Emotional-support dog is young woman’s pal, and support

Support animals can live in student housing, under the right conditions

By Jenelle Dulack

Knightly News Reporter


Prior to living on campus, Sarah Whitmire was housed with a group of friends, many of whom were pet owners back home.

Surrounded by people who all received extra doses of love from their animal companions, she felt left out.

Eventually, she caved, and adopted Ruka, an Australian Shepherd-Dalmatian mix, from an animal shelter back home in Texas. That was about five years ago.

That was the first time Whitmire could say she chose a pet for herself; until then, her parents had always picked a pet for her. This time, Whitmire was able to experience the special bond and love-at-first-sight pet owners know very well.

Animals can help us stay grounded

When she adopted Ruka, Whitmire was experiencing some highs and lows, making her feel lonely and in need of a friend, but she was torn between adopting a cat and a dog. She decided on the latter, due to the immediate feedback she had received from Ruka while at the shelter.

“They have so much personality and light up when they see their owners. It’s a visual love,” Whitmire said.

You’d expect Ruka – an emotional-support animal – to be steadfast in protecting Whitmire and to be able to remain emotionally stable, too, but Whitmire chortled that “My friends and I often joke that my emotional-support animal needs an emotional-support human.”

 Ruka, while stubbornly attached to Whitmire’s hip, barks at unfamiliar people, but the moment the stranger takes a step forward, Ruka whines and wiggles her way to the ground, before succumbing to an onslaught of rump scratches and praise.

“She’d rather show a tough face than roll over and show her belly. … She will bark, and people will jump back, but she’s a very sweet dog,” Whitmire said.

A true bond

While some people might consider the lack of ferocity a defect in Ruka’s personality, Whitmire cherishes it. Because it takes a long time for Ruka to connect with people, Whitmire feels special that her dog has chosen her as a most-trusted human.

Sarah and Ruka. Photo by and courtesy of Sarah Whitmire

“It makes me feel needed and it’s what keeps me going every day,” she said.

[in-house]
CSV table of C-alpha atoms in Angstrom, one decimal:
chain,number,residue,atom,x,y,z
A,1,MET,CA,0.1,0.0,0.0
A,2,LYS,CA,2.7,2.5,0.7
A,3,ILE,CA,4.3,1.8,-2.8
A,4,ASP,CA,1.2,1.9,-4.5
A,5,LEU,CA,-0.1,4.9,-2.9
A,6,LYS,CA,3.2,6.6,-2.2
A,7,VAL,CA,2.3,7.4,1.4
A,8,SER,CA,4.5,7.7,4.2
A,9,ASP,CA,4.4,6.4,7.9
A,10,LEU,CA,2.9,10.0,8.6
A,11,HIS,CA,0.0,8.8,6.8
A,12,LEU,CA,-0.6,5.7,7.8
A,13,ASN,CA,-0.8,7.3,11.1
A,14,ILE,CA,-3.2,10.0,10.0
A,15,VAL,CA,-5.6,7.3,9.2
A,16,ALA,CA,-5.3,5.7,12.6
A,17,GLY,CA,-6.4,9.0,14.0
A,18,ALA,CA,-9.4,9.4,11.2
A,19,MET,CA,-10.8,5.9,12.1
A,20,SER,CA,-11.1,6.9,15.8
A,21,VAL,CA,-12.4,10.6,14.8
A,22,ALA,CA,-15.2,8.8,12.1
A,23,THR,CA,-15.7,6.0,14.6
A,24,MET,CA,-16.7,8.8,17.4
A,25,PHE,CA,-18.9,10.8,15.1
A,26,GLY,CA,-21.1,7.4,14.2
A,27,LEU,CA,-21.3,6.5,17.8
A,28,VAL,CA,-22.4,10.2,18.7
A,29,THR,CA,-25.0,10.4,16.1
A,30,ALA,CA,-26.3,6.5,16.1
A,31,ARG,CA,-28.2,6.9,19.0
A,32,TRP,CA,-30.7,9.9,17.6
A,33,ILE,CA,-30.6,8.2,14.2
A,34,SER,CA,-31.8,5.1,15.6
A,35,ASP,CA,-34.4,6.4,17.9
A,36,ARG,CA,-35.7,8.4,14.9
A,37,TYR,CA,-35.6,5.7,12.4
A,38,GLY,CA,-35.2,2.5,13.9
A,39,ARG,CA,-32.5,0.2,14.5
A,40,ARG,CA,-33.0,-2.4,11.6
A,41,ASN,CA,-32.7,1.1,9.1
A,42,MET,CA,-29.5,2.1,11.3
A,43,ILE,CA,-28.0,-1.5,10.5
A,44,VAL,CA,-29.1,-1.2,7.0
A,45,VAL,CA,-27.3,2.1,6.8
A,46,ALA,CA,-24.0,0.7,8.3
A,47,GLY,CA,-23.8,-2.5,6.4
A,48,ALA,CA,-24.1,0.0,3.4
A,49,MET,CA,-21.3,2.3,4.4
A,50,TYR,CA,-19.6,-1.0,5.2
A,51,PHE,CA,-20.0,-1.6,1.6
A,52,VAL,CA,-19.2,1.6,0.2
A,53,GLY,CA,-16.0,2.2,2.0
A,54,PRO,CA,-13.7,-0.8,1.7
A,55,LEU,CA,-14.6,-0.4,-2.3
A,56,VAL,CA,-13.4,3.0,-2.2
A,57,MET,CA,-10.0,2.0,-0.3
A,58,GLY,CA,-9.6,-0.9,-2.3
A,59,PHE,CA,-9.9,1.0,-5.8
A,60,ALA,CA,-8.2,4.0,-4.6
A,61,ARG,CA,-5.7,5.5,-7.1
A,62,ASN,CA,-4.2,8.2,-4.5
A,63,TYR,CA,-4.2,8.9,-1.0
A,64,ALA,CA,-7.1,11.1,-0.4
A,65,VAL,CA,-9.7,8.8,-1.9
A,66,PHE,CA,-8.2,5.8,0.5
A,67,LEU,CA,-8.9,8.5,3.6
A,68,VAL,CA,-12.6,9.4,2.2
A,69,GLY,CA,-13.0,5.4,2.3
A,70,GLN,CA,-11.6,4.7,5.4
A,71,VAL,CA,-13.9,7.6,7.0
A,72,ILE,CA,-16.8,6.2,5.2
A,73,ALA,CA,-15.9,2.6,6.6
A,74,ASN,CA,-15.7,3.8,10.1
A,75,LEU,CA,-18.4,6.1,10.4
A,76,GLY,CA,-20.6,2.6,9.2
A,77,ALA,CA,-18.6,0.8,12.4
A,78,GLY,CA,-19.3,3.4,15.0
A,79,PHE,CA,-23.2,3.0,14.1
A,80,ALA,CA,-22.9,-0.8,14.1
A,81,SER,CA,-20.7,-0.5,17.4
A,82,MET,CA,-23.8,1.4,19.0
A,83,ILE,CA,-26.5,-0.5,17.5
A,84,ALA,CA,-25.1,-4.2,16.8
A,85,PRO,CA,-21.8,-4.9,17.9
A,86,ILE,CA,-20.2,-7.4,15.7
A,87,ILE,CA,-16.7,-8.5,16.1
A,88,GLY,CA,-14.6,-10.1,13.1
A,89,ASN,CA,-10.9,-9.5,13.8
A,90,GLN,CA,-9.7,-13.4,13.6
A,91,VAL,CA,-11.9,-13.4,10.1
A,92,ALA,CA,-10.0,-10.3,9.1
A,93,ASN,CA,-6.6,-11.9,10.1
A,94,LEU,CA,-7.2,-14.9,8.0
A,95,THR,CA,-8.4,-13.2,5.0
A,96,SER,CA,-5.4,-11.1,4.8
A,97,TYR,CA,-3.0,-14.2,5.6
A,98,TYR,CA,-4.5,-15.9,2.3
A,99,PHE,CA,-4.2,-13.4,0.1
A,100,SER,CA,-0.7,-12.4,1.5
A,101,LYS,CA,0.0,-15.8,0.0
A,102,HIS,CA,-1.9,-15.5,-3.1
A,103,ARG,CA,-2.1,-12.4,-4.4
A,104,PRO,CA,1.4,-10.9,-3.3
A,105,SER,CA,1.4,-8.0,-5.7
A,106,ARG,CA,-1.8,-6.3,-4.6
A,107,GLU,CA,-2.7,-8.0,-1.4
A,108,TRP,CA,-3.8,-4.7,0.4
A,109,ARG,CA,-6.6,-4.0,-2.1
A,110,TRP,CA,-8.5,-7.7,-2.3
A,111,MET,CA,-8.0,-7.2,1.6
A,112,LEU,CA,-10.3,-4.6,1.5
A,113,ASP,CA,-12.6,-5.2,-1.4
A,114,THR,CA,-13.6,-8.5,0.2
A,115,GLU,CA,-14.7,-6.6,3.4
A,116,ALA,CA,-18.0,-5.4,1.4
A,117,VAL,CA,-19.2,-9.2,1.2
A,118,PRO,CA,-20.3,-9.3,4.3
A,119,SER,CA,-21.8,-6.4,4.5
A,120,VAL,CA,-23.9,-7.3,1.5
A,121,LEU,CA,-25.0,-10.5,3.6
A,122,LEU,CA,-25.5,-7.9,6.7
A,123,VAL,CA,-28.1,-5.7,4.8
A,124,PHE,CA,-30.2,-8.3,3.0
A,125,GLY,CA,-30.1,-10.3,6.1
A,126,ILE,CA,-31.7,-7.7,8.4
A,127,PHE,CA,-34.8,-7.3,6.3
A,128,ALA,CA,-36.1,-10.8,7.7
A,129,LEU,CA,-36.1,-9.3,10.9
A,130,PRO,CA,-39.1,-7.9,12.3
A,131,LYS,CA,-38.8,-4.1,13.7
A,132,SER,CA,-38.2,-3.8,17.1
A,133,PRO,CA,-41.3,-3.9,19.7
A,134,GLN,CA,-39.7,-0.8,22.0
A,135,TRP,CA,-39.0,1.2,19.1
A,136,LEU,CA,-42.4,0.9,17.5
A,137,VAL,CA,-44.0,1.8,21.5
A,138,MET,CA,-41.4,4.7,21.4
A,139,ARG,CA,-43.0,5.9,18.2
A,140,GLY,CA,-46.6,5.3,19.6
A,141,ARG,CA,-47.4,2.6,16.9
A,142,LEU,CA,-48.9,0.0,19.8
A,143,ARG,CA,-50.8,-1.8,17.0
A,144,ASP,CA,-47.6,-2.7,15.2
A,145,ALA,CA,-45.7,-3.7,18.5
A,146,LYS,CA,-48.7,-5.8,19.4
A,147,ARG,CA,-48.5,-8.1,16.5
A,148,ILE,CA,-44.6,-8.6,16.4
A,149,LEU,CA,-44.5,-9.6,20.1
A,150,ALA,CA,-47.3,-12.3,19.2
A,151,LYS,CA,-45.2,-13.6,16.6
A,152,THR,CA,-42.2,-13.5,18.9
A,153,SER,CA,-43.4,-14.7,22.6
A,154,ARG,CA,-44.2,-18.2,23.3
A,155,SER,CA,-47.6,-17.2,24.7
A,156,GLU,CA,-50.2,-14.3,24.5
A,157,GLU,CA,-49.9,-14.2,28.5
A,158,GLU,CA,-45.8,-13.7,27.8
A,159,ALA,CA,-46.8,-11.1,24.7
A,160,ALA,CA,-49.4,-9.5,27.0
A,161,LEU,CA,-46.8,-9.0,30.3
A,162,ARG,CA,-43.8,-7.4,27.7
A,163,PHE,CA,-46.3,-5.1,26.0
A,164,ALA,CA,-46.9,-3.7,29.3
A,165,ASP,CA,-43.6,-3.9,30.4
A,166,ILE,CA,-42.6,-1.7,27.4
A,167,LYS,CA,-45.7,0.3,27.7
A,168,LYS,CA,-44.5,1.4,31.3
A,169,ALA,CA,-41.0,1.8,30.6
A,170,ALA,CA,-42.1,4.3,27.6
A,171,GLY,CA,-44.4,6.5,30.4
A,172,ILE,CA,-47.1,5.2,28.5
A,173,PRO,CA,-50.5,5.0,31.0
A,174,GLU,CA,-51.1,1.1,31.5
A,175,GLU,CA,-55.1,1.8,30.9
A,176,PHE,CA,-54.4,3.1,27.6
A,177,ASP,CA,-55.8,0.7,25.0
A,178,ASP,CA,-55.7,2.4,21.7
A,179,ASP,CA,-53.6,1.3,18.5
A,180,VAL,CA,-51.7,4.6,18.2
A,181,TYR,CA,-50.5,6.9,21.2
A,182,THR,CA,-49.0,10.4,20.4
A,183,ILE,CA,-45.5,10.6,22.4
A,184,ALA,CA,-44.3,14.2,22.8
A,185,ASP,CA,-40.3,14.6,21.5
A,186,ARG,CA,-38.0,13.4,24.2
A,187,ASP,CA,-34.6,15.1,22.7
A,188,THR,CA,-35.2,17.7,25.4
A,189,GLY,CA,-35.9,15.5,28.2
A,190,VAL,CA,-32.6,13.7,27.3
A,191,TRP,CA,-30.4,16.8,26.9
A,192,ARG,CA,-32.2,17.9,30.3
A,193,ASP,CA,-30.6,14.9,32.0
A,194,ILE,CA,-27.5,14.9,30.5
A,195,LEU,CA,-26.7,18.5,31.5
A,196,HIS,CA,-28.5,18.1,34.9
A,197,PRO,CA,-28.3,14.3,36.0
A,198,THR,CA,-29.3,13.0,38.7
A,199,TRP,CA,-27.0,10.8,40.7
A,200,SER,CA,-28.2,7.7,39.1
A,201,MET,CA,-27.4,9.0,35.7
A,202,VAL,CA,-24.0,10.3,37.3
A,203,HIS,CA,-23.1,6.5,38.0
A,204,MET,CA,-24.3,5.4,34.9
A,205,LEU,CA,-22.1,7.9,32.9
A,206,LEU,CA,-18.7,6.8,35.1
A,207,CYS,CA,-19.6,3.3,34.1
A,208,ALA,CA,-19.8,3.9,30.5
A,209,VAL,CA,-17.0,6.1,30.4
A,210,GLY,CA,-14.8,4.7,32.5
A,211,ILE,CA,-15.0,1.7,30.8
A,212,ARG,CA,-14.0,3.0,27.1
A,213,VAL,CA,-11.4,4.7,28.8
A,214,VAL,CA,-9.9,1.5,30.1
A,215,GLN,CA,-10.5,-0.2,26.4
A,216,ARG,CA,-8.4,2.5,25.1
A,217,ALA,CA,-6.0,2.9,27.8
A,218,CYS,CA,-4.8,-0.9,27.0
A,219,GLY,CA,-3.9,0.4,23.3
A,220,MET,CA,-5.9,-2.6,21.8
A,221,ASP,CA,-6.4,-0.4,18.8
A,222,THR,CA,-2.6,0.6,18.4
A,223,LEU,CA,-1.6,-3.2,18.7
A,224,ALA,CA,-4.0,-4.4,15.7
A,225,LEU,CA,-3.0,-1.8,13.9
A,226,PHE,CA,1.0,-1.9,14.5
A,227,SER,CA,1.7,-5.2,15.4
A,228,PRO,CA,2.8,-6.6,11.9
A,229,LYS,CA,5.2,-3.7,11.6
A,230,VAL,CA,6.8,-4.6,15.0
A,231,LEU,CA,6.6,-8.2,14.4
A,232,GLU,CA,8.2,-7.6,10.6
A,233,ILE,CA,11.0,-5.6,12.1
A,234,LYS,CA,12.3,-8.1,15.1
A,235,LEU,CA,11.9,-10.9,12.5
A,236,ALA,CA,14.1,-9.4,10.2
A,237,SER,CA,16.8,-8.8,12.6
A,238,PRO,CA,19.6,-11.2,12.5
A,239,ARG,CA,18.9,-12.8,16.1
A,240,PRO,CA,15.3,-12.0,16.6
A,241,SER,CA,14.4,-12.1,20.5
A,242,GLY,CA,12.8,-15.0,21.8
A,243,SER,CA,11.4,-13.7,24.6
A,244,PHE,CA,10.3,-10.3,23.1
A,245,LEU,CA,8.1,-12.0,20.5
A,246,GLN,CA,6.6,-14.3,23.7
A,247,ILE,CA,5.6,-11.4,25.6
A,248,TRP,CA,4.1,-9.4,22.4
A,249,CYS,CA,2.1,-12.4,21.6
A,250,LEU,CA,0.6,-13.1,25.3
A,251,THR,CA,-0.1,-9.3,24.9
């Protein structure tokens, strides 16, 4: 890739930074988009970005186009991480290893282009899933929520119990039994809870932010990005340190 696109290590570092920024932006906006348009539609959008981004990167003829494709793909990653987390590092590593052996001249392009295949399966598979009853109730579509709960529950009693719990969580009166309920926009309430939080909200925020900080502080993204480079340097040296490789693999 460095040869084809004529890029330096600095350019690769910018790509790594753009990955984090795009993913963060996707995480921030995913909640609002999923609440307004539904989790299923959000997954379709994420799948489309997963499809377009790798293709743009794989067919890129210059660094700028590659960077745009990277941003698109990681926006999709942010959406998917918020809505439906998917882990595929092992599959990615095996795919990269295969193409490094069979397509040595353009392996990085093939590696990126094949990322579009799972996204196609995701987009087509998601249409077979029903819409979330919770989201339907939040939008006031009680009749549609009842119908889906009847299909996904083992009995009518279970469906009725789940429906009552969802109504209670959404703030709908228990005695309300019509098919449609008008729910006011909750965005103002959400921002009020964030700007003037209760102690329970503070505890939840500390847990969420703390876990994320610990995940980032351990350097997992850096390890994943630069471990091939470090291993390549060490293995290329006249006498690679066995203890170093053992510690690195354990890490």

She also considers her and Ruka’s dispositions similar and complementary. Both are shy and sensitive, enjoy a quiet day inside and rely heavily on each other for support. On days when Whitmire has a full slate of activities, such as work, classes, attending club meetings or spending time with loved ones, it can be difficult to leave her emotional-support animal behind, but Ruka never seems to mind much. Longer naptime, maybe. (Emotional-support animals cannot leave a residence, and are not service animals. See editor’s note, at the end of this article.)  

Clearing the way

When Whitmire enrolled in Central Penn, she hadn’t considered Ruka being allowed to move in with her on campus.

After a conversation with the folks at Counseling Services, though, she realized it was entirely possible, especially considering Ruka was already an emotional-support animal, through the U.S. Animal Registry. These animals receive no special training – they are simply animal companions for people, Whitmire explained.

“(Getting Ruka approved) wasn’t as hard as I thought, but it also wasn’t a walk in the park,” Whitmire said.

After meetings with Dean of Equity and Multicultural Affairs Megan Peterson concerning the proper paperwork and going through the process of getting doctors’ letters from long-forgotten practitioners, Whitmire finally was able to enjoy the college experience as an on-campus student with her furry friend by her side

Ruka does the job of emotional-support animal well.

Whitmire, who struggles with her mental health, is uplifted by having another being around that requires attention.

Not only that, but Ruka can acknowledge when Whitmire is the one in need of attention.

“When I had … surgery, she knew I was hurt, and she was always by my side,” Whitmire said.

Editor’s note: To apply for approval of an emotional-support animal, go to the Student Resources tab on Blackboard, and click on the Disabilities Support Services tab for the application packet. Dean of Equity and Multicultural Affairs Megan Peterson explained that support animals must be approved and may not leave a residence. They are not pets (pets are not allowed on campus) and they are not service animals. Only dogs and miniature horses can be service animals.

Jenelle Dulack is president of The Knightly News.

Comment or story idea? Contact KnightlyEditors@CentralPenn.Edu.

Edited by media-club co-adviser and blog editor Professor Michael Lear-Olimpi.